How to keep hackers out of your home so you can enjoy the internet
Cyber criminals are only getting better. They don’t need any help.
If your online password is 1-2-3-4, or you click on links in your Facebook feed without being sure where they lead, it’s time to click your inner “refresh” button for some system maintenance.
Electric cooperatives across Kentucky and the nation are marking National Cybersecurity Awareness Month in October with reminders to members.
Co-ops protect the private information of members and ensure hackers don’t tamper with the reliability of the electric grid, but consumers have a lot at stake, too. Think about losing all the photos on your smartphone or having bank or credit card information stolen from your computer.
“Cyber criminals attack the easiest targets for the least amount of work,” says Chris Hayes, chief technology officer for the Kentucky Association of Electric Cooperatives.
“That’s why consumers are twice as likely to be attacked than companies,” Hayes explains. “Consumers can take a few basic steps to reduce their risk of becoming a target and to protect their information.”
Mix it up
Don’t use the same password or password reset questions for multiple online accounts.
Hayes warns that hackers often target less important accounts to get access to the account information of more secure accounts. Prevention methods such as two-factor authentication can be set up to prevent unauthorized access.
“Your fantasy football league could be used to pry open your checking account,” Hayes says.
Just hang up
“A computer or software company will never call you to let you know you have a virus or issue with your computer,” Hayes says. “Scam artists call and say your computer has a virus, and then try to walk you through steps to clean it up. That typically involves installing an actual virus or convincing you to pay for something where they steal your money.”
Do not click on any link or attached files unless you know where it will take you.
A lot of the computer hacking problems you hear about in the news result from people clicking on links or attached files that infect their computers or mobile devices. Emails are often disguised to look like they are coming from your best friend, so simple diligence can be extremely beneficial.
Hayes suggests the best method is to verbally confirm with the sender that they sent the email and attachment.
Install and use virus protection, but remember it’s not a failsafe. With modern viruses and spyware, anti-virus cannot be solely trusted to protect your data.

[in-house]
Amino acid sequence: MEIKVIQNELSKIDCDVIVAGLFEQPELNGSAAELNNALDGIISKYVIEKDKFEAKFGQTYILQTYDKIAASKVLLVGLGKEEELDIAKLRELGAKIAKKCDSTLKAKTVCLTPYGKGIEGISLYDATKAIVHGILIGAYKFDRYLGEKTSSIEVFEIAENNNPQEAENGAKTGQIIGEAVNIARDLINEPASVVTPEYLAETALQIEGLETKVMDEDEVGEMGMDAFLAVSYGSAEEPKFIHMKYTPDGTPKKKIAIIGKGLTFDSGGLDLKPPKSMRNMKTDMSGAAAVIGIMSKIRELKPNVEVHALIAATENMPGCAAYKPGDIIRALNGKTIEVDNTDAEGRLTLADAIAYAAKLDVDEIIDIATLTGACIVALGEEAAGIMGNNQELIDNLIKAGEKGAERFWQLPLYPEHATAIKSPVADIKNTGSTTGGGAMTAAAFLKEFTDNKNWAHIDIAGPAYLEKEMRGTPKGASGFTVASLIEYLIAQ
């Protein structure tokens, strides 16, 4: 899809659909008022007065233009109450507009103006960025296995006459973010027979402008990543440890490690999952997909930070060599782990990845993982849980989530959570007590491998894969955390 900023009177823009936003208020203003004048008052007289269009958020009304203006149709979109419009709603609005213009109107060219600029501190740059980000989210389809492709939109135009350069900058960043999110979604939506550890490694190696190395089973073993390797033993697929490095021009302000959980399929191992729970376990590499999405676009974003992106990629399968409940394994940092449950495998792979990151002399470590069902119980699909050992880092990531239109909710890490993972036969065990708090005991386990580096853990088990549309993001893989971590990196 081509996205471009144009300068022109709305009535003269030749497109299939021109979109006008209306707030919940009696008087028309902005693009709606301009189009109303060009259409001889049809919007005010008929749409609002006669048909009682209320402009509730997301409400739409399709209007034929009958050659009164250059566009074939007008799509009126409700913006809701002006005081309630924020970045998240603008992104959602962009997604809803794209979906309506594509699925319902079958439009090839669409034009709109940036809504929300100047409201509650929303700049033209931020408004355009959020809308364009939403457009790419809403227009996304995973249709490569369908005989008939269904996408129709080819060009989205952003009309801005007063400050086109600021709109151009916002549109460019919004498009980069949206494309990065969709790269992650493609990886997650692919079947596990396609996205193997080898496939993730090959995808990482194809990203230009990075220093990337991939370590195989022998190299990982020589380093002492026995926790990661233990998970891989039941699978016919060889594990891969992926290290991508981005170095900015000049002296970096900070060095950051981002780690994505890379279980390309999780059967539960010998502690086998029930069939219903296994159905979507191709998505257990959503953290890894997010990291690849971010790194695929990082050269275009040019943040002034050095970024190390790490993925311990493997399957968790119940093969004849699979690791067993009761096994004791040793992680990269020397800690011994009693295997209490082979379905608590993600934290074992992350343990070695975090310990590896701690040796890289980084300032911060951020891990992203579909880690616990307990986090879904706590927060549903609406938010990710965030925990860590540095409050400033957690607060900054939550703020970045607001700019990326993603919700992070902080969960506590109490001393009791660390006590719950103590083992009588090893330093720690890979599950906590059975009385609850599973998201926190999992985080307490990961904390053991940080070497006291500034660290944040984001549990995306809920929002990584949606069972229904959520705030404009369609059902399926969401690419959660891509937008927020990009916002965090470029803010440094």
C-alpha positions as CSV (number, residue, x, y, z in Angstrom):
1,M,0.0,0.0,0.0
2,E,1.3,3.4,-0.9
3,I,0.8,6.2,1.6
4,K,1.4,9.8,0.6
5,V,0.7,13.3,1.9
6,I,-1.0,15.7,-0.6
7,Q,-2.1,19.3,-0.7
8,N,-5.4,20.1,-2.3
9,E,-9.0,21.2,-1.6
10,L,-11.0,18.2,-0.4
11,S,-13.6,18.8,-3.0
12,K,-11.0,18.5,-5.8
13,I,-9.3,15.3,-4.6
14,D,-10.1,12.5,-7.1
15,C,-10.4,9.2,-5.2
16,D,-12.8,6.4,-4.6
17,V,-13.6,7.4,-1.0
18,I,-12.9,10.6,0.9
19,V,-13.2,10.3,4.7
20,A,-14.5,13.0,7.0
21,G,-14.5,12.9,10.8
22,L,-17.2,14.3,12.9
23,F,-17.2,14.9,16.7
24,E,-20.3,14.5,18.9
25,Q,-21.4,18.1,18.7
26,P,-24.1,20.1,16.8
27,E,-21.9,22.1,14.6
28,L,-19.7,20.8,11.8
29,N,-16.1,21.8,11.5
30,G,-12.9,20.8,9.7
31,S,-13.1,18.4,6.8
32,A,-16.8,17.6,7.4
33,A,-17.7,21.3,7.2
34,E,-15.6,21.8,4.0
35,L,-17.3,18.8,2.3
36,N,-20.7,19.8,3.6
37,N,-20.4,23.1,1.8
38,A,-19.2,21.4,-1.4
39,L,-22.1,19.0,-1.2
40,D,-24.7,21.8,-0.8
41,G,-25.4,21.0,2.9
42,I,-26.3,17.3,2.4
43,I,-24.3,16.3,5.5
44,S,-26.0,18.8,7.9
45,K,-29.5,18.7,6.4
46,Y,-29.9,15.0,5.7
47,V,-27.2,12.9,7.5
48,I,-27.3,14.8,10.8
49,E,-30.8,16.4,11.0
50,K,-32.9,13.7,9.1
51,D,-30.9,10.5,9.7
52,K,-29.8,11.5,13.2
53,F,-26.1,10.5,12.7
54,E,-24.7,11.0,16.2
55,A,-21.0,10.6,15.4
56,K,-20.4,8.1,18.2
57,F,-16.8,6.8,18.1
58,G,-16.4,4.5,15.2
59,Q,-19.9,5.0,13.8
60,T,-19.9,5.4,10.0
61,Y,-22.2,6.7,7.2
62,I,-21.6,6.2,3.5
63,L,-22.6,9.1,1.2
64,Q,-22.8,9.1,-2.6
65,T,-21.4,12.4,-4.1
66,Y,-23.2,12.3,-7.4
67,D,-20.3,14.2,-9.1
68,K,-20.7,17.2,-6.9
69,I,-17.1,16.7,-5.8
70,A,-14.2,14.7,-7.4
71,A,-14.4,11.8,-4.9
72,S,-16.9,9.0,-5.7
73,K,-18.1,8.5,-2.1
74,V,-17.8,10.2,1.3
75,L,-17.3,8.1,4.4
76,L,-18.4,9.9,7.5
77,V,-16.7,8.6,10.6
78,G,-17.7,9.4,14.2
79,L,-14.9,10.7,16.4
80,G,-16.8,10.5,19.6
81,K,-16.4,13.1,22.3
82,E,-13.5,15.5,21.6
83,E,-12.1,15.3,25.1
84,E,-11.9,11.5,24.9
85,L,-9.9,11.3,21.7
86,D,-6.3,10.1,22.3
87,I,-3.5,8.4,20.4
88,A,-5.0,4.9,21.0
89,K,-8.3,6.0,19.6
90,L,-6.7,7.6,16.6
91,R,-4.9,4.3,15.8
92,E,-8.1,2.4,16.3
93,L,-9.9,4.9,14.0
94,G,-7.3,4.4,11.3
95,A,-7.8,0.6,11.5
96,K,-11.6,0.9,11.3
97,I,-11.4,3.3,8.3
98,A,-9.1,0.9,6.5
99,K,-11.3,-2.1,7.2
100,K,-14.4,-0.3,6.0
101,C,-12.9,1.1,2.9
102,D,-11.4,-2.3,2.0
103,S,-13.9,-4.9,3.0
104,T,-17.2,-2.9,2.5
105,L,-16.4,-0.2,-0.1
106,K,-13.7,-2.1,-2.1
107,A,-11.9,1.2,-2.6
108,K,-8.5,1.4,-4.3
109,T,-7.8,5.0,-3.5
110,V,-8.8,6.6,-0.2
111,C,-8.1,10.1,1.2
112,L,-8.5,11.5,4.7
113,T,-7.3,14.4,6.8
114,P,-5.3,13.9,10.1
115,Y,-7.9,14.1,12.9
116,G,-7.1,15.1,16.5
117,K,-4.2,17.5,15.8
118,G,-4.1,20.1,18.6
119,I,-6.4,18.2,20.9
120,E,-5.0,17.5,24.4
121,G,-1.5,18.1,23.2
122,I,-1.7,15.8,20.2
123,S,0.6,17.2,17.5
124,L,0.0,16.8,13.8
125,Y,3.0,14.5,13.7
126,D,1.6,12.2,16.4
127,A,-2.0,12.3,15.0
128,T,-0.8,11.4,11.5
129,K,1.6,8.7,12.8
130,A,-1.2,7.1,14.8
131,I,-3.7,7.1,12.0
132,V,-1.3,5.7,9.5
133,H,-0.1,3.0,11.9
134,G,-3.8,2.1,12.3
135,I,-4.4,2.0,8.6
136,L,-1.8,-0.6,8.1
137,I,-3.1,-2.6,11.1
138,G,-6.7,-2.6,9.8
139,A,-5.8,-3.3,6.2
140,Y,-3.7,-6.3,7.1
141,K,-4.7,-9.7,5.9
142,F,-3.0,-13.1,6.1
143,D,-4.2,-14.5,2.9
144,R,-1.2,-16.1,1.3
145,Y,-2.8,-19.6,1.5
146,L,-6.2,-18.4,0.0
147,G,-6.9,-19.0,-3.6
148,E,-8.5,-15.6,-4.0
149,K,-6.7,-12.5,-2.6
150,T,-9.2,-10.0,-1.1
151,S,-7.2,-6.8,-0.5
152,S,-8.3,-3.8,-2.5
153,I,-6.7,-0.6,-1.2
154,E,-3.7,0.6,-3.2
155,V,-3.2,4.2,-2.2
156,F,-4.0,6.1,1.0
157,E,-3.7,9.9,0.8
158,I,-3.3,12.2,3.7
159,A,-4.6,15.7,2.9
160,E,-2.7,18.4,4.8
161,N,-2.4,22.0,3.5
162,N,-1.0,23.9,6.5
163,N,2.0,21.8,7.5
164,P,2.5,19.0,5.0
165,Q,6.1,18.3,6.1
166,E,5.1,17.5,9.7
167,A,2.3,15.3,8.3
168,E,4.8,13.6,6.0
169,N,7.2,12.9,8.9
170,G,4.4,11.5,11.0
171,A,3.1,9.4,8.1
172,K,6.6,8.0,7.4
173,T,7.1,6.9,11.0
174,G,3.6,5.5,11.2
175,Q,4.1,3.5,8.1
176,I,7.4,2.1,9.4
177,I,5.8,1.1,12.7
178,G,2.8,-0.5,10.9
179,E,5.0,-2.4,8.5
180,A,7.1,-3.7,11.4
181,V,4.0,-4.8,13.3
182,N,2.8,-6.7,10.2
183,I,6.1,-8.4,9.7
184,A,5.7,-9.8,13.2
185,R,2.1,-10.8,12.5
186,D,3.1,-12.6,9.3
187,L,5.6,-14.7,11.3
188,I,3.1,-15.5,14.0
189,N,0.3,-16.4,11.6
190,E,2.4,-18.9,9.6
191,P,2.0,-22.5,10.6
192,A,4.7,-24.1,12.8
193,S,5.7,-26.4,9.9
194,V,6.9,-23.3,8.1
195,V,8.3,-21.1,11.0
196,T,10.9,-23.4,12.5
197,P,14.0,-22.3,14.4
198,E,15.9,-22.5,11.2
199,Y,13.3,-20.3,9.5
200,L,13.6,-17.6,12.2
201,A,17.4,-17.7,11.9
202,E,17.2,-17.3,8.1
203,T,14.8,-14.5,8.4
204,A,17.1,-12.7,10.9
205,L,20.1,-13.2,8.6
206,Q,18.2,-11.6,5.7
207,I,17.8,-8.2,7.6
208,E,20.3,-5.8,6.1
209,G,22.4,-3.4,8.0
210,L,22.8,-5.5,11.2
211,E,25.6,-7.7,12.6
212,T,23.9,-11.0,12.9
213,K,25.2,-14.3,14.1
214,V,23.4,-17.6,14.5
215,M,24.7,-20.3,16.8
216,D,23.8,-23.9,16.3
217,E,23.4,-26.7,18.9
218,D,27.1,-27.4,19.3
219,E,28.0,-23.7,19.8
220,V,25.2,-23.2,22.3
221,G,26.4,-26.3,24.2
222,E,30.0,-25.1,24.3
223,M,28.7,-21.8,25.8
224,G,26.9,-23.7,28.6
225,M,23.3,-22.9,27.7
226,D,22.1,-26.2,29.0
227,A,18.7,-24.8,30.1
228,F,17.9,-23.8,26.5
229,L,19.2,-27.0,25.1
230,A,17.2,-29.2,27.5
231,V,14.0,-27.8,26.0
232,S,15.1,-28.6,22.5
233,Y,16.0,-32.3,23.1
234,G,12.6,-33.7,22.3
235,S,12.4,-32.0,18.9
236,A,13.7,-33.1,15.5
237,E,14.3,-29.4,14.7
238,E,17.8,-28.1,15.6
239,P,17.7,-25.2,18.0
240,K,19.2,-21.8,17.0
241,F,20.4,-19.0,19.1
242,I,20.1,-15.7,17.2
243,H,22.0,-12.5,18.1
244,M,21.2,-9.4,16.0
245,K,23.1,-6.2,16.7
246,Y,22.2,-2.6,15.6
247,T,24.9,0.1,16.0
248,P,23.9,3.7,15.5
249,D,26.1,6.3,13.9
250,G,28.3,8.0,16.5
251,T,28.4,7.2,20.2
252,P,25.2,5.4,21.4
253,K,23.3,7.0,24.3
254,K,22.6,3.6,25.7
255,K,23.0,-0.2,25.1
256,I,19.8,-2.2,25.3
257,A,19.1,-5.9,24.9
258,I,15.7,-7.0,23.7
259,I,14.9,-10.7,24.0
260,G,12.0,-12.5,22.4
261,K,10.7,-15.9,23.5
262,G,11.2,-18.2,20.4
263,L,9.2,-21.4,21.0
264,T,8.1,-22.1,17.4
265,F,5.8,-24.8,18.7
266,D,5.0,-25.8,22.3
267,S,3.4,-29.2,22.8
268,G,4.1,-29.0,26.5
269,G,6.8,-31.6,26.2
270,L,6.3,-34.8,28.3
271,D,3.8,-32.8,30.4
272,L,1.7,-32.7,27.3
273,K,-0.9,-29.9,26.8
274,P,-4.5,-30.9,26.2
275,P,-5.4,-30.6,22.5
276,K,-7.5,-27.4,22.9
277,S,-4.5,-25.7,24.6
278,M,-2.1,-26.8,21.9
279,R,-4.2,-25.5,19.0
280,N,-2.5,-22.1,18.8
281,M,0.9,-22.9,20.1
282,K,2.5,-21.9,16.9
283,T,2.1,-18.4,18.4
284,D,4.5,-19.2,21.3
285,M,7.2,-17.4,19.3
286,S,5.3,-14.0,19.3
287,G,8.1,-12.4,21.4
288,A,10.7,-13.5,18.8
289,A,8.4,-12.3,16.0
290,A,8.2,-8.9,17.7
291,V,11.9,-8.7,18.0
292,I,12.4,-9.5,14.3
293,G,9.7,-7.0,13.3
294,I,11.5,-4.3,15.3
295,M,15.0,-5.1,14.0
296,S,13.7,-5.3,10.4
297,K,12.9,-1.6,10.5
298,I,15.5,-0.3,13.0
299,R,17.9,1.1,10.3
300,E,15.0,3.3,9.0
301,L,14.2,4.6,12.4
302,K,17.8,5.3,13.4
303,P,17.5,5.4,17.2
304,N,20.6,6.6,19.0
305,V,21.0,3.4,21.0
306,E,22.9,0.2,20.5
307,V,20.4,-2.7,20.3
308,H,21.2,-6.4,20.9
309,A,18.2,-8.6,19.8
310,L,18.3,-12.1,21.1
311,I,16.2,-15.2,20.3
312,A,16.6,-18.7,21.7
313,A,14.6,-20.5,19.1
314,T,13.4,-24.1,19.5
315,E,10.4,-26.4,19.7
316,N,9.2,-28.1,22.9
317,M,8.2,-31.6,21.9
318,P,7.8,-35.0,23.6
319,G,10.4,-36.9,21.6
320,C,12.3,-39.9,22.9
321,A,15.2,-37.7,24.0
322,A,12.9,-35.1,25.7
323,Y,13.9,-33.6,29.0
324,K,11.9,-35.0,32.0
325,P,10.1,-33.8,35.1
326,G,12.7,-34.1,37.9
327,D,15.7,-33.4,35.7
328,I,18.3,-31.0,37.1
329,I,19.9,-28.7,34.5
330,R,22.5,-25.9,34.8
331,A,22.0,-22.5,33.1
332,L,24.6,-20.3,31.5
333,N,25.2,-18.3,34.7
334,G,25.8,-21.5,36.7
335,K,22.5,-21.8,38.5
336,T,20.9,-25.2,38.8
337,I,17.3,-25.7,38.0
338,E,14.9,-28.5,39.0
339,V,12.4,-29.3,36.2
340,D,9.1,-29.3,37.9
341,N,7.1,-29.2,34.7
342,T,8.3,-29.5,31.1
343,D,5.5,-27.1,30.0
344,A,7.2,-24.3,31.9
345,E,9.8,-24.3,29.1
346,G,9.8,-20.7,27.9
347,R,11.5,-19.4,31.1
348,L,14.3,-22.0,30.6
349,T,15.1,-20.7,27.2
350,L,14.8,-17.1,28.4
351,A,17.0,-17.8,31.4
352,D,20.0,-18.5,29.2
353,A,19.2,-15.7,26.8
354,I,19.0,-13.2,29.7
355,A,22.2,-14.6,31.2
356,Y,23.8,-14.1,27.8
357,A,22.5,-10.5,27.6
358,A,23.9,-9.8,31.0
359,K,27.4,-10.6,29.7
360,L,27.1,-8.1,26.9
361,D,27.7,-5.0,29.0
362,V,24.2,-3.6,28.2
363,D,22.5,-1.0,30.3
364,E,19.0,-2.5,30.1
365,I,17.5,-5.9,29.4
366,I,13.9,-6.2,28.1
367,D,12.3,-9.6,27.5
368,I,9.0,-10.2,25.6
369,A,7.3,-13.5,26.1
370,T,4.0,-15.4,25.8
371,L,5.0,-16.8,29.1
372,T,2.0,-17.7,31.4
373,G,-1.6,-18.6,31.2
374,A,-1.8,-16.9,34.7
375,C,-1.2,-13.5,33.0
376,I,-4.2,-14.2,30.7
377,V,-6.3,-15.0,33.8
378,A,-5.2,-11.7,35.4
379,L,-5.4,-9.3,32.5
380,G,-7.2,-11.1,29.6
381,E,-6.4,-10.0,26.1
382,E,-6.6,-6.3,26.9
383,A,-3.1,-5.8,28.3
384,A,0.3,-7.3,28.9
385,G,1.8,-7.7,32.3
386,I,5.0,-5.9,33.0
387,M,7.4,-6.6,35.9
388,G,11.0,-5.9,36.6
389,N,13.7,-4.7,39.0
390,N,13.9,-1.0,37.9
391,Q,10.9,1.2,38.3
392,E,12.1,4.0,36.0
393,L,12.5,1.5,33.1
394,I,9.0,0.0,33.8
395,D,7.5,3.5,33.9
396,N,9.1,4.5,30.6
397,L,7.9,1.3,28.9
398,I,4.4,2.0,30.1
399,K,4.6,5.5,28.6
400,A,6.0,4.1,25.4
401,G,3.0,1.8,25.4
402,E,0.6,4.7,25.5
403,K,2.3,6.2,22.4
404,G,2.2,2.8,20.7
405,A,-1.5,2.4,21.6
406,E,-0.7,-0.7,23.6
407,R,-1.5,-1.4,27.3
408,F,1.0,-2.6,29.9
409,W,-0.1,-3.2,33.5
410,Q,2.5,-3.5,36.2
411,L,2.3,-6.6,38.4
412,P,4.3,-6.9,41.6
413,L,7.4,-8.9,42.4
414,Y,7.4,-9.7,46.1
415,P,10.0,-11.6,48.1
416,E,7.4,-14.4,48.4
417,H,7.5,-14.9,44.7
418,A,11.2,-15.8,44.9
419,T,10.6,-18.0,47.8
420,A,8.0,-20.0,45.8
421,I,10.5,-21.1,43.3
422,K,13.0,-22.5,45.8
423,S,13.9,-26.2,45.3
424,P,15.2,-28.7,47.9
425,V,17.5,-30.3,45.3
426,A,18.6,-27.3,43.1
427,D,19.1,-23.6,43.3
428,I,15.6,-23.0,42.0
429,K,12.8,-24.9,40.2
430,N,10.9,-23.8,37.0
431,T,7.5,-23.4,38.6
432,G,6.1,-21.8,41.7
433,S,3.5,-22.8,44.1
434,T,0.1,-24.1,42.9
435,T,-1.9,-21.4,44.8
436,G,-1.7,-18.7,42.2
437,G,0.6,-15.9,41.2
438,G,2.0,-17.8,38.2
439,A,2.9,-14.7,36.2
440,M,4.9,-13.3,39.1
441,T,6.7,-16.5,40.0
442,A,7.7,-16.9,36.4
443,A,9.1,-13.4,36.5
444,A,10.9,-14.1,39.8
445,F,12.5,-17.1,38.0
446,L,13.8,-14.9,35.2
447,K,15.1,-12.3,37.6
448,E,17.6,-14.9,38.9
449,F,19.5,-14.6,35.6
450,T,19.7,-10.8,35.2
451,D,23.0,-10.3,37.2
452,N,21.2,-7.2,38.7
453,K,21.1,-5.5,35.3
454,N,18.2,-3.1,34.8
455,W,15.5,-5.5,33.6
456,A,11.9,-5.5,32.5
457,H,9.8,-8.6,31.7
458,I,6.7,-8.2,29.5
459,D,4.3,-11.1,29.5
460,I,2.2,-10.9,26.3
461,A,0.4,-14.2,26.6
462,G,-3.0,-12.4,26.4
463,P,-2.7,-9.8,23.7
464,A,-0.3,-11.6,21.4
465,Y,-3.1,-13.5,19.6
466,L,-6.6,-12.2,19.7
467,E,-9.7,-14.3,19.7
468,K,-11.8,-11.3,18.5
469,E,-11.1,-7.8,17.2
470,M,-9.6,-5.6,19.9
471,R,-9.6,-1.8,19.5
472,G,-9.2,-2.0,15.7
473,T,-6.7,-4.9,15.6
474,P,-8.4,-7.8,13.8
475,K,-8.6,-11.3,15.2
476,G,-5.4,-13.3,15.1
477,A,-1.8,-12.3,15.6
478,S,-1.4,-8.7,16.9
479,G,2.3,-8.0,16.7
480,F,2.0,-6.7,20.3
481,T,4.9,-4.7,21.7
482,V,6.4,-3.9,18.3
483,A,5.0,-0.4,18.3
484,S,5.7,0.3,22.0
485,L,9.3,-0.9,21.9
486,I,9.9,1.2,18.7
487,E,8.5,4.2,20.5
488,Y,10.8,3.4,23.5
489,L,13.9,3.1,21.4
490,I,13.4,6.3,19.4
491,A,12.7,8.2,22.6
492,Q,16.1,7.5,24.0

Don’t put that in your mouth, you don’t know where it’s been
Be cautious with USB flash drives.
“Never use flash drives that you find or are given from unknown sources,” Hayes says.
“Viruses can be loaded on the drives and then left in public areas for the unsuspecting user who picks up the drive and plugs it into their computer. Be wary of plugging into public computers. Online cloud storage is a great alternative.”
Calling for back up
Make sure you have a current copy of everything on your computer or mobile device. Every few weeks, transfer the contents to an external storage system that is stored in a separate location. Even better, consider a cloud-based system as your primary, which automatically backs up daily, and an external backup drive as your secondary.
What if your computer or phone was lost or stolen? Recent computer attacks involve ransomware that locks your computer and threatens to delete or prevent access unless you pay a ransom to the hackers. The FBI does not recommend paying a ransom to the adversary unless all other options have been exhausted and it is absolutely necessary. Paying a ransom does not guarantee the victim will regain access to their data.
Secure all your internet-connected devices by keeping them up to date with the most recent software updates and make sure each device has a secure password. Hackers have started invading wireless printers and baby monitors that work through the internet. These devices tend to have extremely weak, preset passwords that you probably don’t even notice. Any internet-connected device is vulnerable—smart TVs, cameras, voice-activated speakers, thermostats, video games, fitness bracelets, internet-connected refrigerators, and light bulbs.
What’s the matter with kids today?
Instruct children not to share information such as birth dates, ID numbers, vacation plans, accounts, and passwords.
“Kids frequently share Netflix accounts, which may have the same password or information as other accounts,” Hayes says. “Learn to use parental control options on your hardware and software.”
To learn more about National Cybersecurity Awareness Month and to view additional cybersecurity tips, visit StaySafeOnline.org.
By Joe Arnold